Vincent Biggs’s table was in the back right corner of the caf, strategically chosen for its view of the entire room. He was using his meaty hands to delicately eat a salad too green and fresh to have been gotten from the cafeteria. Sitting to his left was his right-hand man, Kevin Carling, eating potato chips one at a time, wiping the salt from his fingers after each one.


I crossed my arms and waited for Vinny to acknowledge my arrival, but he kept right on eating his salad. I checked my watch. My lunch period was slipping away. I cleared my throat too loud and too long to be authentic. “That’s doing wonders for your figure,” I said, nodding toward Vinny’s salad.


Vinny smiled in spite of himself. He looked at me. “A fat joke? Matthew, I expected better of you.”


“I guess getting manhandled makes me cranky.”


He shrugged, then dabbed the corners of his mouth with a napkin.


“Did you call me here just to watch you eat?” I asked. “Not that it isn’t fascinating.”


“Not quite,” he said. “Are you still for hire, or did things change over the summer?”


“I’m still a private detective, if that’s what you mean.”


“Excellent. I have a job for you.”


I stood up in a hurry. “Thanks, but no thanks. Not being one of your lackeys helps me sleep at night.”


“Matthew, why the hostility? I thought we got along.”


“We used to get along. Now we coexist.”


“Well, then let me put it to you this way . . . you were one of the few people who stood up for me before I attained my current position. I always felt like I should do you a favor somehow, so—”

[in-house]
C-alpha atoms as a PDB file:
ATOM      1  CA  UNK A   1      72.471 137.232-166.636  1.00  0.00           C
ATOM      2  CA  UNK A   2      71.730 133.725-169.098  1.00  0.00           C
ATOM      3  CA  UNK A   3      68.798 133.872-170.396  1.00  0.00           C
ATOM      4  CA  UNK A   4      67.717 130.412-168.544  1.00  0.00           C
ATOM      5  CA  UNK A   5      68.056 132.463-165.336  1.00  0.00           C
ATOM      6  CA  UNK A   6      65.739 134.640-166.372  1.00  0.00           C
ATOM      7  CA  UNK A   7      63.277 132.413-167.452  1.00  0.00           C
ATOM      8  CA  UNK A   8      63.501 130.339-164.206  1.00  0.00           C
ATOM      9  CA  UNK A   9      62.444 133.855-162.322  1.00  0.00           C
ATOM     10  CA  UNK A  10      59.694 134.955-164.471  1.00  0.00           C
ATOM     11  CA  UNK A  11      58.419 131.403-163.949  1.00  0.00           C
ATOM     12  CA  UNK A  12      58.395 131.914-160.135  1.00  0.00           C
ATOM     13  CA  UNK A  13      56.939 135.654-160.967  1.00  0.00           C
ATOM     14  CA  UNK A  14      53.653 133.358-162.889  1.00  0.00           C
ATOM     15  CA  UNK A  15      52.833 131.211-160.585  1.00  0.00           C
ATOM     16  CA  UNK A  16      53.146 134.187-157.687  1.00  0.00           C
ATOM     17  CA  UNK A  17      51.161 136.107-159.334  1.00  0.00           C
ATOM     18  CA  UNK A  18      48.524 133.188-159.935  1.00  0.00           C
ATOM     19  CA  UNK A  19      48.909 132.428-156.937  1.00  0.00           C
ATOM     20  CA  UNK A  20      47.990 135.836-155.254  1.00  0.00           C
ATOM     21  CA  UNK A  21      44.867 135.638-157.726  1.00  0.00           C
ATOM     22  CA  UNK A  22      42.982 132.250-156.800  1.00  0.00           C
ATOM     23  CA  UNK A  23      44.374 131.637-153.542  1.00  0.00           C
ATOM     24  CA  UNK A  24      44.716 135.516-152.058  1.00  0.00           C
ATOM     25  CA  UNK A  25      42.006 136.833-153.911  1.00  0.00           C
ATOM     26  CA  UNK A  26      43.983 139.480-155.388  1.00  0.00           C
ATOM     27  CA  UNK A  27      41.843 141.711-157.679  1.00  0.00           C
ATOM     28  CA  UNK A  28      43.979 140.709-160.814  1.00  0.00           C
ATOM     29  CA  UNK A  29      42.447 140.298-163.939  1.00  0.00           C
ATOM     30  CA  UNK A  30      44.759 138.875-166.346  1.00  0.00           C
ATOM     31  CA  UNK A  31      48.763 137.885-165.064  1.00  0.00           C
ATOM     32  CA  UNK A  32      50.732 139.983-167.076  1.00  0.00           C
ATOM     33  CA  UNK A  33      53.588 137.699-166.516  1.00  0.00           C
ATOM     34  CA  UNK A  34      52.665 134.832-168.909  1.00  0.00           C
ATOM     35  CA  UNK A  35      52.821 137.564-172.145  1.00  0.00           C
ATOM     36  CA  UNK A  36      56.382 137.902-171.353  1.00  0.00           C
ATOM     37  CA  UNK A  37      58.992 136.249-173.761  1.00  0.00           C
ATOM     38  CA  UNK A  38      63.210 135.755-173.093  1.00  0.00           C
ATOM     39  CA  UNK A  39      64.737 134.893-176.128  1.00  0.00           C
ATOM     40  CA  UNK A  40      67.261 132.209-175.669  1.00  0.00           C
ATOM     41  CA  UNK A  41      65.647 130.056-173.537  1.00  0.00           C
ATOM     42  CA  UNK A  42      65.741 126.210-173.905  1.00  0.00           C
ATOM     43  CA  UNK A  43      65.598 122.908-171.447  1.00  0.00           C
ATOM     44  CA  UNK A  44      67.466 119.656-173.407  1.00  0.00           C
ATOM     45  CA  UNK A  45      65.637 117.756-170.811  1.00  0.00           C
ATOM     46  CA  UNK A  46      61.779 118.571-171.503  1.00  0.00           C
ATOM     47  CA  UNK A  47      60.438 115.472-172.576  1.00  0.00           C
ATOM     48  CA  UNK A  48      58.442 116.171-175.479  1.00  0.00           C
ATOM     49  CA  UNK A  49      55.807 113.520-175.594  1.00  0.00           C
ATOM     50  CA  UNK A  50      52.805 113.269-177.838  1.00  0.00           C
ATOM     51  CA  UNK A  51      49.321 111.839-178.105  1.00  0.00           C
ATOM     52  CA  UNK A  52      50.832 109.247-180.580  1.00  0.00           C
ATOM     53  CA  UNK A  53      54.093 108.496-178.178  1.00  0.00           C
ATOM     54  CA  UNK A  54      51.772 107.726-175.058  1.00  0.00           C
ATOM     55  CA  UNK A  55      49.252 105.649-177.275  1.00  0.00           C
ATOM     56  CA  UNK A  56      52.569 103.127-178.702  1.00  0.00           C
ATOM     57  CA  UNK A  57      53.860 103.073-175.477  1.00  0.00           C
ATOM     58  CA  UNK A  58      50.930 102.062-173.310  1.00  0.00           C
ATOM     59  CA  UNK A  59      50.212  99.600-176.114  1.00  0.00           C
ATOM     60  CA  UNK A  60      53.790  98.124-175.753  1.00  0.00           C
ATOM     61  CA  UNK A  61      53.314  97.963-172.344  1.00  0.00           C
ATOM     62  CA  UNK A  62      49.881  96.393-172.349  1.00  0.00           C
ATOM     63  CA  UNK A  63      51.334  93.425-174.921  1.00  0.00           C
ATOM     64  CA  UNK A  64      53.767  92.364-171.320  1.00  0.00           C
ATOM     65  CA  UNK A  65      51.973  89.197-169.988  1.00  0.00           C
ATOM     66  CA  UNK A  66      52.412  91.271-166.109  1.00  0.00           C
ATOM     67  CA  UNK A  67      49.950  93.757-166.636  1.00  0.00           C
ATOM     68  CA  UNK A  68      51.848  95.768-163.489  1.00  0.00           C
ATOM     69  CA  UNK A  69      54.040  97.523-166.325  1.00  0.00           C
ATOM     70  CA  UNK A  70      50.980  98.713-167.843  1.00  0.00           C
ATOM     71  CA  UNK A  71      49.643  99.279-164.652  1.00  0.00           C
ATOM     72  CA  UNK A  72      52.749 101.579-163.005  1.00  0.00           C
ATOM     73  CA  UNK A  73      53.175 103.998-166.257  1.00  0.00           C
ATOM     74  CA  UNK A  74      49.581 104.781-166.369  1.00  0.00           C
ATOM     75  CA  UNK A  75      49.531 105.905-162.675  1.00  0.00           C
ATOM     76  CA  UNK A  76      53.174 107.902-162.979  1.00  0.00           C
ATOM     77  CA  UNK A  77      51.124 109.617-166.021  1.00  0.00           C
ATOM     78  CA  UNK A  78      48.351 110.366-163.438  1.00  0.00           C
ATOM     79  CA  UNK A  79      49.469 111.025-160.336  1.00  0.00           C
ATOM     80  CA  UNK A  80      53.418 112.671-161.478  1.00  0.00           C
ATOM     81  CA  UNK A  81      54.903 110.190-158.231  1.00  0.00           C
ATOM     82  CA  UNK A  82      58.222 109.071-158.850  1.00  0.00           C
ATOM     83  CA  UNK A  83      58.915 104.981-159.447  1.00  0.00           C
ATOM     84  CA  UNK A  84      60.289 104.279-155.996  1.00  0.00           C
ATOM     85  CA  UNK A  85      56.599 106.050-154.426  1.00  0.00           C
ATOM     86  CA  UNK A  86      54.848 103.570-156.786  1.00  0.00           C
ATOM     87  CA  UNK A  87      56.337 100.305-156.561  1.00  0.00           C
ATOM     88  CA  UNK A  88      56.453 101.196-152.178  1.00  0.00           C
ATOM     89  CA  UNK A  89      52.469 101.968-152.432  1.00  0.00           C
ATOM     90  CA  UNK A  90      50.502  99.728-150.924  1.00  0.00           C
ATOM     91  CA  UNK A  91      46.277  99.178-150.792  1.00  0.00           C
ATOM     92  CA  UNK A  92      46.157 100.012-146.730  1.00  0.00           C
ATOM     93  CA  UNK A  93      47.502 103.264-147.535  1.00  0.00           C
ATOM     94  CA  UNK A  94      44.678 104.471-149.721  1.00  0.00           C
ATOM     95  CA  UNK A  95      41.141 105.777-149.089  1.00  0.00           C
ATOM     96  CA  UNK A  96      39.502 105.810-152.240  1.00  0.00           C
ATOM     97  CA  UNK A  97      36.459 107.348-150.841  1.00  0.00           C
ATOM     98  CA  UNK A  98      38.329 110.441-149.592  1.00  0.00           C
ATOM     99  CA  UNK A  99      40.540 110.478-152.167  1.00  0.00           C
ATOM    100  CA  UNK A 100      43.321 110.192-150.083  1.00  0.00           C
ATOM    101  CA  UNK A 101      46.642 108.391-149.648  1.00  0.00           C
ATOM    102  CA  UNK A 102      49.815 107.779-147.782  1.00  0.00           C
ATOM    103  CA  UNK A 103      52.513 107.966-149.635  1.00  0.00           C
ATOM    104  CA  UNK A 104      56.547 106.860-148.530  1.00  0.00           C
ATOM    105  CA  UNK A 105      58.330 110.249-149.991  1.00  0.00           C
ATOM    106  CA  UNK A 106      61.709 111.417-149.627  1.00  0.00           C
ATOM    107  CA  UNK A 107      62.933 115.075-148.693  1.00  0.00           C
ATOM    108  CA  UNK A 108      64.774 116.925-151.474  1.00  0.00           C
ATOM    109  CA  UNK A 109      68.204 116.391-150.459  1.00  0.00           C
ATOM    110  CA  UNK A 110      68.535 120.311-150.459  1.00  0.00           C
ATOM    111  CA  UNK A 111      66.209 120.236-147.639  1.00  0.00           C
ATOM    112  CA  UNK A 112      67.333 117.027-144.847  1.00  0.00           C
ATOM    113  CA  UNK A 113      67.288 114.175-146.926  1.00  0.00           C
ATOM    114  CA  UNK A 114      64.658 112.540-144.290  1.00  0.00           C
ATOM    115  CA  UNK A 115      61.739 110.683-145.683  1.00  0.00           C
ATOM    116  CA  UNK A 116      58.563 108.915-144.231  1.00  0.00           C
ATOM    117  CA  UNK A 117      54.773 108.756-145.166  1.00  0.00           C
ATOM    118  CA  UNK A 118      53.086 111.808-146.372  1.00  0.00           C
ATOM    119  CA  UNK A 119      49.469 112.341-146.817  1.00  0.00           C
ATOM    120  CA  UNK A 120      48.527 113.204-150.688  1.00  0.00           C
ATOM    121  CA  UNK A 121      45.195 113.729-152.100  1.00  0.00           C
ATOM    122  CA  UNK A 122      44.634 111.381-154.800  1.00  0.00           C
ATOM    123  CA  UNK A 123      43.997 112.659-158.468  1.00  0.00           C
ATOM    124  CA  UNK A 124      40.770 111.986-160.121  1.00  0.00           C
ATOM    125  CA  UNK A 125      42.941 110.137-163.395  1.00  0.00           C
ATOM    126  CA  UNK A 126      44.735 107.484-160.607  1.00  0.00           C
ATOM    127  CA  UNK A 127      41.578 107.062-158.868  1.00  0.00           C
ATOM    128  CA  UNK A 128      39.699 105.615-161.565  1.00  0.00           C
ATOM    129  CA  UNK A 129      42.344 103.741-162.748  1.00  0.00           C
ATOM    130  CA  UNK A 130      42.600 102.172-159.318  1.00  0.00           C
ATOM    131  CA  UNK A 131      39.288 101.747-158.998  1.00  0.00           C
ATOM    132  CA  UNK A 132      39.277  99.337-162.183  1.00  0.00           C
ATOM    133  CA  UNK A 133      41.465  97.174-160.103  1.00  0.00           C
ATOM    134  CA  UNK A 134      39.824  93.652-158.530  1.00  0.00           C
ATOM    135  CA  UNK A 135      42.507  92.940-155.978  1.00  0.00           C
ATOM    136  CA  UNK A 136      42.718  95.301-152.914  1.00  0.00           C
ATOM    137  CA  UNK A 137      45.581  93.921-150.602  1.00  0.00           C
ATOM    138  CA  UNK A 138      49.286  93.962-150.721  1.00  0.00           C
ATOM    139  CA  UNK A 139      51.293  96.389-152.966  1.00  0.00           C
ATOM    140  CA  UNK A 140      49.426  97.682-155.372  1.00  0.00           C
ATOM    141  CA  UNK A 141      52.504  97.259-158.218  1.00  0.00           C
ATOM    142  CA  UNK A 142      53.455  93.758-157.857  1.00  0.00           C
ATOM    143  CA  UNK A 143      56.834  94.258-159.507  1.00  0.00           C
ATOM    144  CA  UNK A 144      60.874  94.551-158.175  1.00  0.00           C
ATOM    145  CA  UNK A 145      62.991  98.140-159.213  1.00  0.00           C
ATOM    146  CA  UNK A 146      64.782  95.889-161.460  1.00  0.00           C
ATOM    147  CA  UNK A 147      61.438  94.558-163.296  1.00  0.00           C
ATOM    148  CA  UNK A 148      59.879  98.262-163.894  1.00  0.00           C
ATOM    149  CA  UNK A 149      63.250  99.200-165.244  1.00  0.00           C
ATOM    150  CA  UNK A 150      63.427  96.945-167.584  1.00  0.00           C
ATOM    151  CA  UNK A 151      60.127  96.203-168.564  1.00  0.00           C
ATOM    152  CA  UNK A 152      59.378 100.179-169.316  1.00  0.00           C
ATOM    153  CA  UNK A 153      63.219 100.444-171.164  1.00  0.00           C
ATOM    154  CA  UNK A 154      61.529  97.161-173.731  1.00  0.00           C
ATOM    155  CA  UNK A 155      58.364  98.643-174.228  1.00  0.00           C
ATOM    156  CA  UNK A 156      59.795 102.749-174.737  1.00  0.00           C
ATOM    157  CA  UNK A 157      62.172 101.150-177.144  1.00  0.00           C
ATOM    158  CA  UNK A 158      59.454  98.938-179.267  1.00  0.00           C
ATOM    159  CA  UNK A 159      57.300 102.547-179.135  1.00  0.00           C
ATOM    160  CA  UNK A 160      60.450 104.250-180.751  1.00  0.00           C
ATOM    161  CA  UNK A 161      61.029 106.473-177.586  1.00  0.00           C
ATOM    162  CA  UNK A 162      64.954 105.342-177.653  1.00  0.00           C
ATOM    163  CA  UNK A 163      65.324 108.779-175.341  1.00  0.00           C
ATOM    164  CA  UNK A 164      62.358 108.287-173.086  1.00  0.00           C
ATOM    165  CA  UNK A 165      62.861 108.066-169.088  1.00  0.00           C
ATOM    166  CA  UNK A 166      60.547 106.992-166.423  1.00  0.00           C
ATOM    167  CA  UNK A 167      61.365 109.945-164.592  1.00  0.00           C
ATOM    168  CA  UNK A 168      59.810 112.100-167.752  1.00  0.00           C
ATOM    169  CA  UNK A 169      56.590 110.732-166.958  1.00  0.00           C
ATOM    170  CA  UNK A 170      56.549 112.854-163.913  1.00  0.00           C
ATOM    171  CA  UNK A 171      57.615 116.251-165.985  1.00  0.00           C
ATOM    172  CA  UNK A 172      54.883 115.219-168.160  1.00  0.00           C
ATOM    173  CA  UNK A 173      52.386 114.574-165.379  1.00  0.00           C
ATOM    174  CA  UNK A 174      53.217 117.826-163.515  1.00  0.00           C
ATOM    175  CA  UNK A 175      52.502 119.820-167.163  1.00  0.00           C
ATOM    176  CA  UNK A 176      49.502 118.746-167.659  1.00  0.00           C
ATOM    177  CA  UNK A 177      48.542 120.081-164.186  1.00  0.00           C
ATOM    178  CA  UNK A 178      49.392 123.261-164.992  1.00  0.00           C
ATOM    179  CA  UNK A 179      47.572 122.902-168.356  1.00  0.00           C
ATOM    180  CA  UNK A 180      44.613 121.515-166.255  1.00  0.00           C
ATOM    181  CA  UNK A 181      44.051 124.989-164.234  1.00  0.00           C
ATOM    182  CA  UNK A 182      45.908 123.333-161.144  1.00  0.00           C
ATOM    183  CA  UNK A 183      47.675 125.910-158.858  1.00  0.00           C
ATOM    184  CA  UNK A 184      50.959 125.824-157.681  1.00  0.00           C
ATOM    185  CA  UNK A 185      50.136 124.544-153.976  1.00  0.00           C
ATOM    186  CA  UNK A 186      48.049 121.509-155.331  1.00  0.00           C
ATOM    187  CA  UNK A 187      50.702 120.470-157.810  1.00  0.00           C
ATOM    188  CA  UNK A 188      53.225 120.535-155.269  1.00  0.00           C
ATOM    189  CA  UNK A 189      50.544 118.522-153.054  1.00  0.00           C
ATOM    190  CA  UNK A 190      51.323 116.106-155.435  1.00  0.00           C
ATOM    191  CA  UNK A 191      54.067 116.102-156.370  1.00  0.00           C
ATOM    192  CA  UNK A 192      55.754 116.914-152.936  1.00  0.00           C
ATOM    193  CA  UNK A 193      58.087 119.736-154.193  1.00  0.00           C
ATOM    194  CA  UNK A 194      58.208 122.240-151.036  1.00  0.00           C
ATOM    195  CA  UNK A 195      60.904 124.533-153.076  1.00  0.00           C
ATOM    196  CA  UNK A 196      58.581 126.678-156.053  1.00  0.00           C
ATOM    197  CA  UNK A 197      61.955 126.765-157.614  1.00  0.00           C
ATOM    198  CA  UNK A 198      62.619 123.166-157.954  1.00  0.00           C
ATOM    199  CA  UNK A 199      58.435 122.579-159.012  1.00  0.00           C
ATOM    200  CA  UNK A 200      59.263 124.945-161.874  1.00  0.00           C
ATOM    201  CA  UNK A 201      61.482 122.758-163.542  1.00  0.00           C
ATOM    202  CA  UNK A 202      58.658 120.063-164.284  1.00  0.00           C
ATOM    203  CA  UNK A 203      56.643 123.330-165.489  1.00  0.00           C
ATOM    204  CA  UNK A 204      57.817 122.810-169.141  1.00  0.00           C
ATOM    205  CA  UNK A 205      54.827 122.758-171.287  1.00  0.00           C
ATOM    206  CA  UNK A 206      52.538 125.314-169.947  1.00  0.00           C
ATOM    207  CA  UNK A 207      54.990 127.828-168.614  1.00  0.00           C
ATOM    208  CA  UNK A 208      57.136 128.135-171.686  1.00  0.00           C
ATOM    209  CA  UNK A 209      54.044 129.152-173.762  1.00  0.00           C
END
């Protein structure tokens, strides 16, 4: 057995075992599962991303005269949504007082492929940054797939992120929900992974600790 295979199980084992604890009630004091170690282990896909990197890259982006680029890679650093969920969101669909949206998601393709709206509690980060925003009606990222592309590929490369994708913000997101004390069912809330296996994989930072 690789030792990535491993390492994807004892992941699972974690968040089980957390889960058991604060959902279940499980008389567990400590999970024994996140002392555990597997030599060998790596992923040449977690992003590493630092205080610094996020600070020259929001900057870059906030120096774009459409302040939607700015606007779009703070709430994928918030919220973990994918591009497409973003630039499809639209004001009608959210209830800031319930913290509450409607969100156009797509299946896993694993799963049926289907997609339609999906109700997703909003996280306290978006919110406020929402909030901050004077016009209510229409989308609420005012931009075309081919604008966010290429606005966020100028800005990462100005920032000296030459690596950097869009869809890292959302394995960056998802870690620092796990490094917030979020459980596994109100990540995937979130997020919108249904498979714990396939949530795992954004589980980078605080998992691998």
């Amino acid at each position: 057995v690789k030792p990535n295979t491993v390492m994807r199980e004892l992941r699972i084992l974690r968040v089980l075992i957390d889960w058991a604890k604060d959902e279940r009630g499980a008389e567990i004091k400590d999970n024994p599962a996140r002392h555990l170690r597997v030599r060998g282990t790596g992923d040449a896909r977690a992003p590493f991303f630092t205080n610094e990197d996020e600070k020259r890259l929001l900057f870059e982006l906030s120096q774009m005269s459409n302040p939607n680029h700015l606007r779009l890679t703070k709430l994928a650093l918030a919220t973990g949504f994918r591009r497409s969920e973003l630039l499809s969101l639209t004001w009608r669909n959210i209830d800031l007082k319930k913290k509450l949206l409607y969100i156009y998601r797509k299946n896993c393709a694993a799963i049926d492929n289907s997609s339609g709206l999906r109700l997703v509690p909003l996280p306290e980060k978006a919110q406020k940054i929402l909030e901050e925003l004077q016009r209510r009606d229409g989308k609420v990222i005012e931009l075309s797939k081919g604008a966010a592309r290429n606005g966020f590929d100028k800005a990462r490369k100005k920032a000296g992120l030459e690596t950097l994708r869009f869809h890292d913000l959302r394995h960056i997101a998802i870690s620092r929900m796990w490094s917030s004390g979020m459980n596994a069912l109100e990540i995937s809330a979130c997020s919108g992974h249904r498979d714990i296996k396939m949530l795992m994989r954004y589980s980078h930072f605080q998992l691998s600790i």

“Whoa,” I said, “the people you do favors for either land in detention or end up getting popped. How about just a thank you and a hearty handshake?”


“How about a thank you, a hearty handshake, and twenty dollars?”


My mouth snapped shut. Twenty bucks was a lot of money. I mean, there’s stuff I wouldn’t do for twenty bucks, but the list was pretty short.

Meet the Author

Jack D. Ferraiolo grew up in southern Connecticut and still considers middle school to be the toughest time of his life.  He currently lives in northern Massachusetts with his wife, Teryse, and daughter, Emily.  He has been writing and editing for television animation for close to ten years.  He recently developed, and currently writes for WordGirl on PBS, for which he won an Emmy.  The Big Splash is his first novel.

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The Big Splash 4.6 out of 5 based on 0 ratings. 13 reviews.
Robin_Brande More than 1 year ago
I adore this book. Clever from beginning to end. First, the idea: a noir detective story, a la "The Big Sleep," set in middle school. And the world these characters inhabit is complete: the detective, the case to solve, the kingpin, his lackies, the swell girl--even the neighborhood "bar" where they can all hang out (I won't ruin what it actually is, because it's one of the many ingenious touches throughout this ingenious book). Not only is the story flat-out funny and yet also sweet when it comes to family and friend relationships, the writing itself is first rate. There were so many choice phrases I had to go back and reread, just to savor them. I finished this book a few days ago, and have already recommended it to at least ten people. Boys will love it, girls will love it, grown men and women will love it. HIGHLY RECOMMEND.
Anonymous More than 1 year ago
Anonymous More than 1 year ago
Anonymous More than 1 year ago
It was very funny book and the authir must've made a huge effort to make this book because it's really goodm but it left me wanting more. I also suggest the book sidekick. Its just as funny as the big splash - wait no. It is more funny and its just plain better.
Anonymous More than 1 year ago
JUSTYN_F More than 1 year ago
Wow this is a great book...this is my favorite book now .......dairy of a wimpy kid better step up
Anonymous More than 1 year ago
slimikin More than 1 year ago